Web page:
House Resolution-57: Feelin’ the Global Groove on H Street

Sara Lovett

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“This show is brought to you by the letters H and R and the number 57,” drawls Jimmy “June Bug” Jackson as he strolls toward the stage. “Let’s give it up for our guest drummer, Emily!”  He situates himself behind his tarnished brass drum set, where a recent SPA alumus sat moments before. 

June Bug introduces bassist Marky Mark, who sits downstage left. Marky Mark nods his glistening head at the early-evening crowd before tossing back a swig of liquor from the bottle at his side. Big Paul perches on the edge of a bench in front of a grand piano. Grant, a young professional musician and Boston Conservatory graduate, struts onstage with his saxophone in hand and his head held high. Like the others, he has come to HR-57 for two reasons: to experience jazz and to prove that he is one of the best musicians in DC.

Chatter simmers as music electrifies the air. Musicians shuffle seamlessly on and off stage, trading places with newcomers and regulars. This Thursday night typifies weeknight jam sessions. Performers challenge their skills as they battle to keep up with the established musicians. The intense competition intimidates the talented players who frequent the club.

While waiting for his turn, guitarist Bill Freed admits he still gets nervous when playing here, despite extensive experience playing jazz. Illustrating his veteran status, he points to a canvas on the wall. 

“That’s me in that painting,” he says. In lively hues, it depicts a jam session at the club’s former location 10 years ago. 

The club was first established in 1993 as a center for jazz preservation. In early 2011, HR-57 moved from Dupont Circle to its current location on H Street, in the Atlas District. According to one musician, the Dupont club was large and ritzy. Owner Tony Puesan sought a venue closer to HR-57’s community of players and listeners after his lease expired on the former location.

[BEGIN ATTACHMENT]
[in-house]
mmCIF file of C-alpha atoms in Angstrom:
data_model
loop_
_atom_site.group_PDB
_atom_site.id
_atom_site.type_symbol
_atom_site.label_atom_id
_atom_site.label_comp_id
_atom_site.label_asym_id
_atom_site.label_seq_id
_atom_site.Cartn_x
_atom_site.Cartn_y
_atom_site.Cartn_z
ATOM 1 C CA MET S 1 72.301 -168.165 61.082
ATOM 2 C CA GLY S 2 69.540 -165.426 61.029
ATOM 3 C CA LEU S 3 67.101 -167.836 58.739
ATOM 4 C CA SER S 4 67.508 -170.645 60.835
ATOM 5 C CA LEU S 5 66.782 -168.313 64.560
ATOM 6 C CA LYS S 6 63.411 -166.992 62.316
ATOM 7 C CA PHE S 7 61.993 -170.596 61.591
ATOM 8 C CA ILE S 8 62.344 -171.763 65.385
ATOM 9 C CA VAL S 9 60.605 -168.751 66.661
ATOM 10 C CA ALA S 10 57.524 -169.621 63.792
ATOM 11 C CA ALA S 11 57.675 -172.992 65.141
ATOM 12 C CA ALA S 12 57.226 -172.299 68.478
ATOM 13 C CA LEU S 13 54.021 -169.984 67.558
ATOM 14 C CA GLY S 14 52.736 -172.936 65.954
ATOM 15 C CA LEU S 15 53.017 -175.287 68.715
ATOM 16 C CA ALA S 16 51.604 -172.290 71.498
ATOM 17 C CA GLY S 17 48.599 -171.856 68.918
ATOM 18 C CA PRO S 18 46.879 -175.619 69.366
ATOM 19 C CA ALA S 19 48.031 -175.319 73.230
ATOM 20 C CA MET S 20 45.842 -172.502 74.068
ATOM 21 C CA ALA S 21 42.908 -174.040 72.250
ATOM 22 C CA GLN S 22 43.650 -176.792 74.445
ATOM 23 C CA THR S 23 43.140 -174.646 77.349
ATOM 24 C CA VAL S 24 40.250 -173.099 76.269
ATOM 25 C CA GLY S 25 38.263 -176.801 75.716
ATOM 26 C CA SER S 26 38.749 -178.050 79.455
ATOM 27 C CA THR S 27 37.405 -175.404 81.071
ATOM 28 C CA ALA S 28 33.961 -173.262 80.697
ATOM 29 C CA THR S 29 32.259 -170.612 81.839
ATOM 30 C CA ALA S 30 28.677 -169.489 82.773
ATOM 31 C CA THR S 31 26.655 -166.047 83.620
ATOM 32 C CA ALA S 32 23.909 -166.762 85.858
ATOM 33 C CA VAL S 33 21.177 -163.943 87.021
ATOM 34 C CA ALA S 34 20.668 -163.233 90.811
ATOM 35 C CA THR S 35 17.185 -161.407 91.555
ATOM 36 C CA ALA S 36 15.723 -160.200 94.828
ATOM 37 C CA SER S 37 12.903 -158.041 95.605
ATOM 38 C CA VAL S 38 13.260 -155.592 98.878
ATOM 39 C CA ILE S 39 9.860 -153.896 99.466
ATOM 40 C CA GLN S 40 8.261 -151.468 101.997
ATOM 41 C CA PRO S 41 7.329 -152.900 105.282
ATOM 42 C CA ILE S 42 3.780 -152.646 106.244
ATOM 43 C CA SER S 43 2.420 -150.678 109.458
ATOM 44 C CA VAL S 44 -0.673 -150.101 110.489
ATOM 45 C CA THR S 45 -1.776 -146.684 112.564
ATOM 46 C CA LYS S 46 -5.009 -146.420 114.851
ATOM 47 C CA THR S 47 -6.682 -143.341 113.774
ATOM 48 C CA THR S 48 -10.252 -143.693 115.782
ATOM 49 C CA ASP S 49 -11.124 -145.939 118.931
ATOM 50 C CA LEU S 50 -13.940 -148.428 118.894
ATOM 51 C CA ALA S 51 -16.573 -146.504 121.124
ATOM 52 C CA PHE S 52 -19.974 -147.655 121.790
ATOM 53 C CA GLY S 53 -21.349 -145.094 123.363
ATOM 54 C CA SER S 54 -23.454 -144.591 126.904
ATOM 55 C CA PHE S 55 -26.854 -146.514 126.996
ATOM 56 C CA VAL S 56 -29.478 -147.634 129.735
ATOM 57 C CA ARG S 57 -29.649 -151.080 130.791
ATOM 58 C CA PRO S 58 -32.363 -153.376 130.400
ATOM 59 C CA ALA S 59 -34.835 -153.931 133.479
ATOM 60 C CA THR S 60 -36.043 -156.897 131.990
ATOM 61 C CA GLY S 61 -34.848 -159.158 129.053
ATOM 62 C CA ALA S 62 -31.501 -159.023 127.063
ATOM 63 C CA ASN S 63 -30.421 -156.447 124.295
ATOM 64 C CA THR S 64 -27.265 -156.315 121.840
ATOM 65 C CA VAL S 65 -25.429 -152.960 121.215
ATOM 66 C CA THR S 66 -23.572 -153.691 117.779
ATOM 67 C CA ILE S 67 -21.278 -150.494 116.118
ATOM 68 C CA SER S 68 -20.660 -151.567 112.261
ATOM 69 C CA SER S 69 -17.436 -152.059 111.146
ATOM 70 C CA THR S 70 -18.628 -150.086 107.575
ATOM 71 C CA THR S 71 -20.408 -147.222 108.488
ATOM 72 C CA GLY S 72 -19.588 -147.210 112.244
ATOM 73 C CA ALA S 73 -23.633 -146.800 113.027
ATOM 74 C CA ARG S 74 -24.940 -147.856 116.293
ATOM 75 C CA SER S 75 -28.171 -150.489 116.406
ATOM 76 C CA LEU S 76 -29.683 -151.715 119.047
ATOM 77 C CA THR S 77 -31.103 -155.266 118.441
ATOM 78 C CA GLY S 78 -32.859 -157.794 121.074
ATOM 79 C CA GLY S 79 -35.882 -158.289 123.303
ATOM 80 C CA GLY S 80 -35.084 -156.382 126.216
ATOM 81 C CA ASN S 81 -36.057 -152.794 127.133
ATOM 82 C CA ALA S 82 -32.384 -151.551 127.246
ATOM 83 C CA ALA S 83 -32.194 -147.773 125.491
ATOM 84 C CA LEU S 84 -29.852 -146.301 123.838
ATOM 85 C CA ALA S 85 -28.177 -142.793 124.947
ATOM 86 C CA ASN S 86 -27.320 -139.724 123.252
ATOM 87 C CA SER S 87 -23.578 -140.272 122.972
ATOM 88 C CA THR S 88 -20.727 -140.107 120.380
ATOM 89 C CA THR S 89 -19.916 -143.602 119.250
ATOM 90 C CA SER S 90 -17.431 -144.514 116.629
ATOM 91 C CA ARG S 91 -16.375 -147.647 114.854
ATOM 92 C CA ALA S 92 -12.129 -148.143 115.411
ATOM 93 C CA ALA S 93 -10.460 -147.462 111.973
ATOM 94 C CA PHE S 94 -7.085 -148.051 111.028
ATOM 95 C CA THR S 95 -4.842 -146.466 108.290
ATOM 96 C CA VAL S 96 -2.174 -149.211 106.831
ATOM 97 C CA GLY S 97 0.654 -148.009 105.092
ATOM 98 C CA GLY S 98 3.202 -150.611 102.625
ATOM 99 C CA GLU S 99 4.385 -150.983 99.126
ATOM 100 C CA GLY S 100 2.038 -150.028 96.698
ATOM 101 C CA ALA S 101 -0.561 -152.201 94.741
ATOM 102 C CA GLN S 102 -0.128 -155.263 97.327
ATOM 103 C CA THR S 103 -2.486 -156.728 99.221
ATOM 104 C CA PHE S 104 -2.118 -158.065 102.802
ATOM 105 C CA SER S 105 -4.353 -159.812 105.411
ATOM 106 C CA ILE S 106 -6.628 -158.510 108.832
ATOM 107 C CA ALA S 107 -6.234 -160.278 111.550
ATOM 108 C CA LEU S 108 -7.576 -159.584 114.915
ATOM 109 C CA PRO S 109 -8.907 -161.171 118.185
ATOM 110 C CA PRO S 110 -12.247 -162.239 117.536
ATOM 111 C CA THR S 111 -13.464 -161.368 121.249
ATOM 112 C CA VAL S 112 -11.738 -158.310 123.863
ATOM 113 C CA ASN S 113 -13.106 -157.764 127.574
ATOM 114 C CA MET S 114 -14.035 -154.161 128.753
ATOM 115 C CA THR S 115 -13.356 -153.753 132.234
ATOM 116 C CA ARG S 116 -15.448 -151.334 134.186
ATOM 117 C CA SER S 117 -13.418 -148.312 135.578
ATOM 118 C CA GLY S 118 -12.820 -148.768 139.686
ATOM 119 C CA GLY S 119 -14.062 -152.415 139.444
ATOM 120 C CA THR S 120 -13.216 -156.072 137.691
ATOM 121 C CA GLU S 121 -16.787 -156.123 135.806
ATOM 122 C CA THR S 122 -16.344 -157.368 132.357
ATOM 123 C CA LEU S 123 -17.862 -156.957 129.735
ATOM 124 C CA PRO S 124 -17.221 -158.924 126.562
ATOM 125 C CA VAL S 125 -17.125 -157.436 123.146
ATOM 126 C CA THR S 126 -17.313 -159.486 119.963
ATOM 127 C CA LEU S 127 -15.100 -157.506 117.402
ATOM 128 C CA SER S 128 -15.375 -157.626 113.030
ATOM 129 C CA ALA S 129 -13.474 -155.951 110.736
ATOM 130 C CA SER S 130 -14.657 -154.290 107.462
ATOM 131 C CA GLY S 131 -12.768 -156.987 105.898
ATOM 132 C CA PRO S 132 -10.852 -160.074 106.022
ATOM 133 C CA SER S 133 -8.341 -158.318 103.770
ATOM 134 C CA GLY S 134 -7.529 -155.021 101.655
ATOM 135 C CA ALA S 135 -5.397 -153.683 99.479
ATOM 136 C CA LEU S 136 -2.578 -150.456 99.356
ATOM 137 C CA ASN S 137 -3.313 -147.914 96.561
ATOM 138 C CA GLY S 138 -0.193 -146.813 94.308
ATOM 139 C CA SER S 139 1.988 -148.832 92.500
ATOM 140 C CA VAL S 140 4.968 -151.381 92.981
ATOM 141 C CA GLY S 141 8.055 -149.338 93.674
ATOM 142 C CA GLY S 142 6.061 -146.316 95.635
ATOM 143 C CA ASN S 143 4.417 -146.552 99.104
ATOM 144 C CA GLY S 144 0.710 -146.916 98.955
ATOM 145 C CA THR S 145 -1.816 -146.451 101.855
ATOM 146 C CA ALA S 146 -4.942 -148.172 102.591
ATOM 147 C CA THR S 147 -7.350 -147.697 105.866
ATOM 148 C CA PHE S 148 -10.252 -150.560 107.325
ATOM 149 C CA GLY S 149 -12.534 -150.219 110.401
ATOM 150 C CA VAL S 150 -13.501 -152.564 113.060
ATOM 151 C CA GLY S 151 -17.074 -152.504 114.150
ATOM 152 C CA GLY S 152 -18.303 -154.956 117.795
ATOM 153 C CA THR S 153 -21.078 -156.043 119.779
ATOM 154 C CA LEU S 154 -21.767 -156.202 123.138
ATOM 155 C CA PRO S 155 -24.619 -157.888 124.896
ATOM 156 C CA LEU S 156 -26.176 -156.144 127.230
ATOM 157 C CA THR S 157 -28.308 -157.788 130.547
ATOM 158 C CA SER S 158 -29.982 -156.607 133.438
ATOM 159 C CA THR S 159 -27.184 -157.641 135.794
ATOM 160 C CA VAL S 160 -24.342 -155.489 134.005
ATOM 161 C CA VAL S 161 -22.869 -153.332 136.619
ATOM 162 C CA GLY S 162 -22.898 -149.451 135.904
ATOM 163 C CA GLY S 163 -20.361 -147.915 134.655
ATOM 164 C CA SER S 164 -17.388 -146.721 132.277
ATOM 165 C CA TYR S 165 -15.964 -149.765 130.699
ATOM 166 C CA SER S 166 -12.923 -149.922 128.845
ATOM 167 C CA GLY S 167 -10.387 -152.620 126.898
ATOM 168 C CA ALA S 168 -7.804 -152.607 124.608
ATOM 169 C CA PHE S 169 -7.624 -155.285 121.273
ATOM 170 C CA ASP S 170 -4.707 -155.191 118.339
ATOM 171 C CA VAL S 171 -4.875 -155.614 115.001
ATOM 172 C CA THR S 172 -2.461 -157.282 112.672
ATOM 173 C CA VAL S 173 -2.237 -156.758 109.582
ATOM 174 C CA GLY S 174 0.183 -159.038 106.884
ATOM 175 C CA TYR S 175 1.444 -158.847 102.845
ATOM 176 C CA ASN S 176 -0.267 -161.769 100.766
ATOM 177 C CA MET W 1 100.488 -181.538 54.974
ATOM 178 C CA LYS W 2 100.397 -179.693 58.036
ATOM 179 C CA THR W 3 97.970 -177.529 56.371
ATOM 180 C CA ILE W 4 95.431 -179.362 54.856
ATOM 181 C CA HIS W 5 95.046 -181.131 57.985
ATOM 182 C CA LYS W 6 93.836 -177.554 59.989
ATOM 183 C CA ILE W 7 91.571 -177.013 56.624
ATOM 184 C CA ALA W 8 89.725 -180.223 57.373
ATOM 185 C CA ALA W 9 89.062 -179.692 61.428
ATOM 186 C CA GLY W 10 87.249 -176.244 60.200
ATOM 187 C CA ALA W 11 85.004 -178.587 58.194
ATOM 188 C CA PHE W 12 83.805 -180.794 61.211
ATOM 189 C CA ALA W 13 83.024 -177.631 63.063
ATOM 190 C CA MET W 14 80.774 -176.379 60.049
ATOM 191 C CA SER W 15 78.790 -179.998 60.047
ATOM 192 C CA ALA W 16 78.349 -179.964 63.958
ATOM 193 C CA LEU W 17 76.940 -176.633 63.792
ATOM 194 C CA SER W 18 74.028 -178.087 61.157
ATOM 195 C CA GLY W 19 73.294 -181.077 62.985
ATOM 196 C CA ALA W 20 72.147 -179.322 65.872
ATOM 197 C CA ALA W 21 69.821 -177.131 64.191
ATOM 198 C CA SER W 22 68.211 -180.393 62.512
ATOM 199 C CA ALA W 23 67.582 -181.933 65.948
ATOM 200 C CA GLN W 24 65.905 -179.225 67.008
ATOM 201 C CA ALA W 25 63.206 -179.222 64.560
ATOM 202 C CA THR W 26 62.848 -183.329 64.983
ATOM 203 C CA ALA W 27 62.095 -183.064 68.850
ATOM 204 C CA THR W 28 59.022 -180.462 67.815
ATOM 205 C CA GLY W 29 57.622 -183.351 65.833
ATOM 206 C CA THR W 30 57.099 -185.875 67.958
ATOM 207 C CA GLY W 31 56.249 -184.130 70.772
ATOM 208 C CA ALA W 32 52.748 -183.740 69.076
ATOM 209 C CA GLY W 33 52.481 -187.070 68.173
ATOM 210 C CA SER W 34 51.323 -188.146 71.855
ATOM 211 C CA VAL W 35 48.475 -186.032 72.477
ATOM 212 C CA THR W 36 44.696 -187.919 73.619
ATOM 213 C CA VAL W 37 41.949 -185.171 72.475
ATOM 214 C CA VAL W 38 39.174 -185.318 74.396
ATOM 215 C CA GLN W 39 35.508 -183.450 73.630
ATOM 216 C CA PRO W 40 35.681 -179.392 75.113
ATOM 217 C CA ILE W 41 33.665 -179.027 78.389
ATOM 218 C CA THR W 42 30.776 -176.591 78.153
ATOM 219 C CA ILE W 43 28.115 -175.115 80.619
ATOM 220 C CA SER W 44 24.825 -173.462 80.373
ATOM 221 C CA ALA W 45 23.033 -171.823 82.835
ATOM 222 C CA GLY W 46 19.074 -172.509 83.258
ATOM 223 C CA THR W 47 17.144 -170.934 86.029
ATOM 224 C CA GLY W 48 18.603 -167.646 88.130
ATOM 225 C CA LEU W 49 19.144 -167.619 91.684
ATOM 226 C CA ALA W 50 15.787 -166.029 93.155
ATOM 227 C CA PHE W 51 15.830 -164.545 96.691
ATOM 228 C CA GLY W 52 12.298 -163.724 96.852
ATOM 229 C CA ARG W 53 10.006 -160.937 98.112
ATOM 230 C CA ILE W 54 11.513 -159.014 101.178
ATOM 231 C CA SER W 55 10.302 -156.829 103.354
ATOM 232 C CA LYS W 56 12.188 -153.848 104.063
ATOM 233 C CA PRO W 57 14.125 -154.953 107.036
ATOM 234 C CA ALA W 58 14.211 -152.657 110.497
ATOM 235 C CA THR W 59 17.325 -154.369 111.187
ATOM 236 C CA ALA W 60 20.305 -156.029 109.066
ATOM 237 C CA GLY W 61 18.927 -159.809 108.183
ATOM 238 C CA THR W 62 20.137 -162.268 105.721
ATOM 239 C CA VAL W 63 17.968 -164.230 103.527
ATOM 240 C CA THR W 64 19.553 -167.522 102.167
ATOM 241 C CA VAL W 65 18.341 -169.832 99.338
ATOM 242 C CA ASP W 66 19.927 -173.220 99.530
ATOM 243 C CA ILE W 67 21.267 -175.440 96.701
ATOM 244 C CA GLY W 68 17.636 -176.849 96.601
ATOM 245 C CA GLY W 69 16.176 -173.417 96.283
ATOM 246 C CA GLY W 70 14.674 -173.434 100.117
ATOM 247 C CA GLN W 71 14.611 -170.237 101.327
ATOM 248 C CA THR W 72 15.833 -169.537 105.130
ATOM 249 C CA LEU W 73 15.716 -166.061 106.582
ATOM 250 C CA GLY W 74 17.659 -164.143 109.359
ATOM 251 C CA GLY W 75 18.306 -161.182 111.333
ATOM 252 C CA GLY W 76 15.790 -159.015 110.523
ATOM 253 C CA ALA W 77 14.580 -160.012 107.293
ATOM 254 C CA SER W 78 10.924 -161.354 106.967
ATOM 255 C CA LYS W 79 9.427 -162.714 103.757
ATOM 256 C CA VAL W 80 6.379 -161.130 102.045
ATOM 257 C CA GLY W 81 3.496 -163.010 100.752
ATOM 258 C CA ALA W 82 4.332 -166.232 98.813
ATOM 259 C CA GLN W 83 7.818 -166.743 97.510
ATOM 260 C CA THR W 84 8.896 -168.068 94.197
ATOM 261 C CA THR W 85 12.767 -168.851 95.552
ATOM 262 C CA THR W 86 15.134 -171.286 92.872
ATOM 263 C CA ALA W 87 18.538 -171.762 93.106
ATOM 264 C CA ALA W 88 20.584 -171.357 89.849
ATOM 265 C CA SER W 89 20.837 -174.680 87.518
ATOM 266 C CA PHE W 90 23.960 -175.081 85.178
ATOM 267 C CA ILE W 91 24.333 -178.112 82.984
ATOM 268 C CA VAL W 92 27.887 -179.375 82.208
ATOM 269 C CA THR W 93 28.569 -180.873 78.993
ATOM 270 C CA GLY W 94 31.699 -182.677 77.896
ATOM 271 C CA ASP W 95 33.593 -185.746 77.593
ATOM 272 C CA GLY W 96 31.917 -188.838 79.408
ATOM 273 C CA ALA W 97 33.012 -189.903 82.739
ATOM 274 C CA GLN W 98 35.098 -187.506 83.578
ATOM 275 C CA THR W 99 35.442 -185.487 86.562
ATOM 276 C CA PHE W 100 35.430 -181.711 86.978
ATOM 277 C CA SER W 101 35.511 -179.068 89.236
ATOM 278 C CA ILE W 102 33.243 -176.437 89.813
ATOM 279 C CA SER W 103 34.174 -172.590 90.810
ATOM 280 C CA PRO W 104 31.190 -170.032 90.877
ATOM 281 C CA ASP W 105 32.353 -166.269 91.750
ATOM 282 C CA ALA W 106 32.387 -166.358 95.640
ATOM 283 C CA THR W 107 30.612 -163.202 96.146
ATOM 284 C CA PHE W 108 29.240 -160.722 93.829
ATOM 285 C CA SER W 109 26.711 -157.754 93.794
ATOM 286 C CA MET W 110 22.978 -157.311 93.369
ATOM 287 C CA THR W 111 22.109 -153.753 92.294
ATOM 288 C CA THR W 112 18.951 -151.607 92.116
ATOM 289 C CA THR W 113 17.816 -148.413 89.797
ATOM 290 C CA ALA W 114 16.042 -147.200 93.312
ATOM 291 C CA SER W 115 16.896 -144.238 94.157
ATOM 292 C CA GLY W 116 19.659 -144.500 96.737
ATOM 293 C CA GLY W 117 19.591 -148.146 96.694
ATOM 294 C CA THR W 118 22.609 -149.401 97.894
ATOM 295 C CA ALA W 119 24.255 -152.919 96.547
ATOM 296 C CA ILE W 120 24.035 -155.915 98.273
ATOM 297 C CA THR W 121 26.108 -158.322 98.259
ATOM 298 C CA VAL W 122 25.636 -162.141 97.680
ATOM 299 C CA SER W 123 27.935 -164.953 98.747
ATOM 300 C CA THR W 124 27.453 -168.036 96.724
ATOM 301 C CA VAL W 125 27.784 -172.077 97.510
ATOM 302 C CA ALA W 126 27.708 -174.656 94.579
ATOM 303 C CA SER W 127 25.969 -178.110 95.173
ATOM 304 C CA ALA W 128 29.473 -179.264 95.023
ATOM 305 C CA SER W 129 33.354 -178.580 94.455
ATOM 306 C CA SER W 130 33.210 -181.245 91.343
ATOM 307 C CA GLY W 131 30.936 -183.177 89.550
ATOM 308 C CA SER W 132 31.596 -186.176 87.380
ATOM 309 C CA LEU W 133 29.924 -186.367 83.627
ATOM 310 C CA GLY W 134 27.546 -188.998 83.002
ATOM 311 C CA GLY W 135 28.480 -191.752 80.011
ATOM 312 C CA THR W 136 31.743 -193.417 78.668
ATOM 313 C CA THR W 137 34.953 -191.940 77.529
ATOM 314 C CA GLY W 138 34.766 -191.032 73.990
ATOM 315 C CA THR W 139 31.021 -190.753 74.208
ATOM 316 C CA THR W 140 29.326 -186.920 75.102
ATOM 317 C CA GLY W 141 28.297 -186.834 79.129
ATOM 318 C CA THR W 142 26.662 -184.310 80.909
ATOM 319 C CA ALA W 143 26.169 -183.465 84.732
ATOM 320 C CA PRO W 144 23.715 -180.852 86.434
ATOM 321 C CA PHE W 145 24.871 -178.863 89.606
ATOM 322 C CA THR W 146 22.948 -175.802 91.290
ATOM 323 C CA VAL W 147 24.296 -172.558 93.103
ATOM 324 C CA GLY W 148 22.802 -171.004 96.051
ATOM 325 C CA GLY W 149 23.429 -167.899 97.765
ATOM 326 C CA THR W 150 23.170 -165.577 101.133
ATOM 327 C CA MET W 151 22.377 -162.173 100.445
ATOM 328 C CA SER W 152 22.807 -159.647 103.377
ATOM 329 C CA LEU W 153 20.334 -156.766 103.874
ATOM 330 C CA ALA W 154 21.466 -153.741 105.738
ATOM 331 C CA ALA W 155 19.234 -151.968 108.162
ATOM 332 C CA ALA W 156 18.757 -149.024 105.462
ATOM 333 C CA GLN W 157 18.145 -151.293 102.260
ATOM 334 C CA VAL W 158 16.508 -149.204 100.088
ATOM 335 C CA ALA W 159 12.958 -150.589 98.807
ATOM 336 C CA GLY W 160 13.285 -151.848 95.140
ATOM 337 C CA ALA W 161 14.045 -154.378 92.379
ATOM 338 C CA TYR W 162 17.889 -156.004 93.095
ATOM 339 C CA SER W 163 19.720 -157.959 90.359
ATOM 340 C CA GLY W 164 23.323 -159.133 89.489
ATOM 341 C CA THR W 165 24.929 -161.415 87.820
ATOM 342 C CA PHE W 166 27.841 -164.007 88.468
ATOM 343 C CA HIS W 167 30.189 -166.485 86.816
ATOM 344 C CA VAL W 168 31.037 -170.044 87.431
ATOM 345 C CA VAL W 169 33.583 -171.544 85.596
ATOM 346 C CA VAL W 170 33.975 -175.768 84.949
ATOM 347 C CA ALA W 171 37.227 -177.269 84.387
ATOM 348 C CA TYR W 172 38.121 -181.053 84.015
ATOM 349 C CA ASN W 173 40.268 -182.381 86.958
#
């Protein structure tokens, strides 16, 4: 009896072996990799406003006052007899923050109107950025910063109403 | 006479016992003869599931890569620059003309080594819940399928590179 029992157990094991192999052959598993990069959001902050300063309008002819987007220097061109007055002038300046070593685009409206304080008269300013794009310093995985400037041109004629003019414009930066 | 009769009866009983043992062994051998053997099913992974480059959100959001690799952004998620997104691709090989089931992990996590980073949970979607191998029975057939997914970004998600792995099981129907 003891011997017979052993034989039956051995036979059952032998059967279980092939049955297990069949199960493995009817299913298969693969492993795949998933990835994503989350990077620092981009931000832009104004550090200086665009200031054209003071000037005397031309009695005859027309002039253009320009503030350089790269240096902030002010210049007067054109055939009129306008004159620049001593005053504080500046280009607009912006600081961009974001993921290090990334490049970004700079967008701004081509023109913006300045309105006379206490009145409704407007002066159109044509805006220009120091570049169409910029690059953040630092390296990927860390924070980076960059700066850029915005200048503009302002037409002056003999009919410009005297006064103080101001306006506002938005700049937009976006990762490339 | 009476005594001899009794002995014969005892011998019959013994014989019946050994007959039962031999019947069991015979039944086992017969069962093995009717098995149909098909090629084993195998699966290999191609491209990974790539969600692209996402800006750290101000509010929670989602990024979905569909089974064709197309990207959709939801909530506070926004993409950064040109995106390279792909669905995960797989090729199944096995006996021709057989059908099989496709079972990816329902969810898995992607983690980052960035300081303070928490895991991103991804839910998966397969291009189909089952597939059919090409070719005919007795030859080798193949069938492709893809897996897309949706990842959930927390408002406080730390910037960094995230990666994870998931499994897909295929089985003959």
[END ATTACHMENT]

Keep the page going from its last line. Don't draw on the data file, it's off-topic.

House Resolution 57, passed by Congress in 1987, inspired the HR-57 Center for the Preservation of Jazz and Blues. The document legally affirms jazz’s status as a national treasure. The resolution deems jazz as a unifying force that transcends cultural boundaries, a statement reinforced by the club’s clientele.

Representative John Conyers, Jr. (D-Mich.) introduced the resolution in an effort to sustain and advance the culture of jazz. It emphasizes youth involvement as an imperative factor in the perpetuation of jazz as an art form. Young adults struggling to express themselves often find jazz an effective vehicle for communication. This universal language allows individuals not only to participate in this art but also to become connected to one another. 

Although jazz began as a distinctly African-American art form, modern jazz culture transcends national and ethnic boundaries. It has evolved as a consequence of historical events and has served as an anthem for the oppressed. African-American slaves, South Africans suffering under Apartheid, and European Jews during the Holocaust sang soulful ballads as they yearned for freedom. 

Dr. Clarence Lusane, an SIS professor, discusses the historical interpretations of jazz across cultures in his course, Jazz and International Relations, which he teaches in the spring. Lusane explains jazz culture expanded rapidly and, by the 1930s, had become a global phenomenon. Lusane attributes jazz’s immediate globalization to its “universal appeal.”

All over the world jazz has represented and continues to represent not only freedom, says Lusane, but the voice of the people. Lusane explains, jazz has taken different forms representing “working class interests, anti-Apartheid interests [and] aspiring middle class interests.” In almost all cases, jazz has served as a means of passive resistance. It has proven to be an irrepressible expression of freedom and hope in times of desolation.

The beauty of jazz is its ability to fuse cultural influences. “[It operates] as a collective but [allows] for individuality,” says Lusane. By examining the evolution of jazz, one discovers the values of a nation. At the root of the music lies a cause, a dream or a goal. That root is one small but vital piece of a much larger identity. Jazz is a type of peaceful activism, which generates effective international communication.  

Washingtonians and Eagles alike can immerse themselves in jazz culture and hear legends like Wynton Marsalis, Hank Jones, Lionel Hampton, Donald Byrd, McCoy Tyner, and Antonio Parker at HR-57. Entry to the club is $8 on Tuesdays, Wednesdays and Thursdays (informal jam sessions) and $15 on Fridays and Saturdays (organized performances). Musicians hint an HR-57 blues club might be on the horizon. News about the jazz club and the HR-57 foundation can be found at Visit the club by walking to 816 H Street NE from the Union Station Metro stop or by taking the X2 bus from Chinatown toward Minnesota Ave.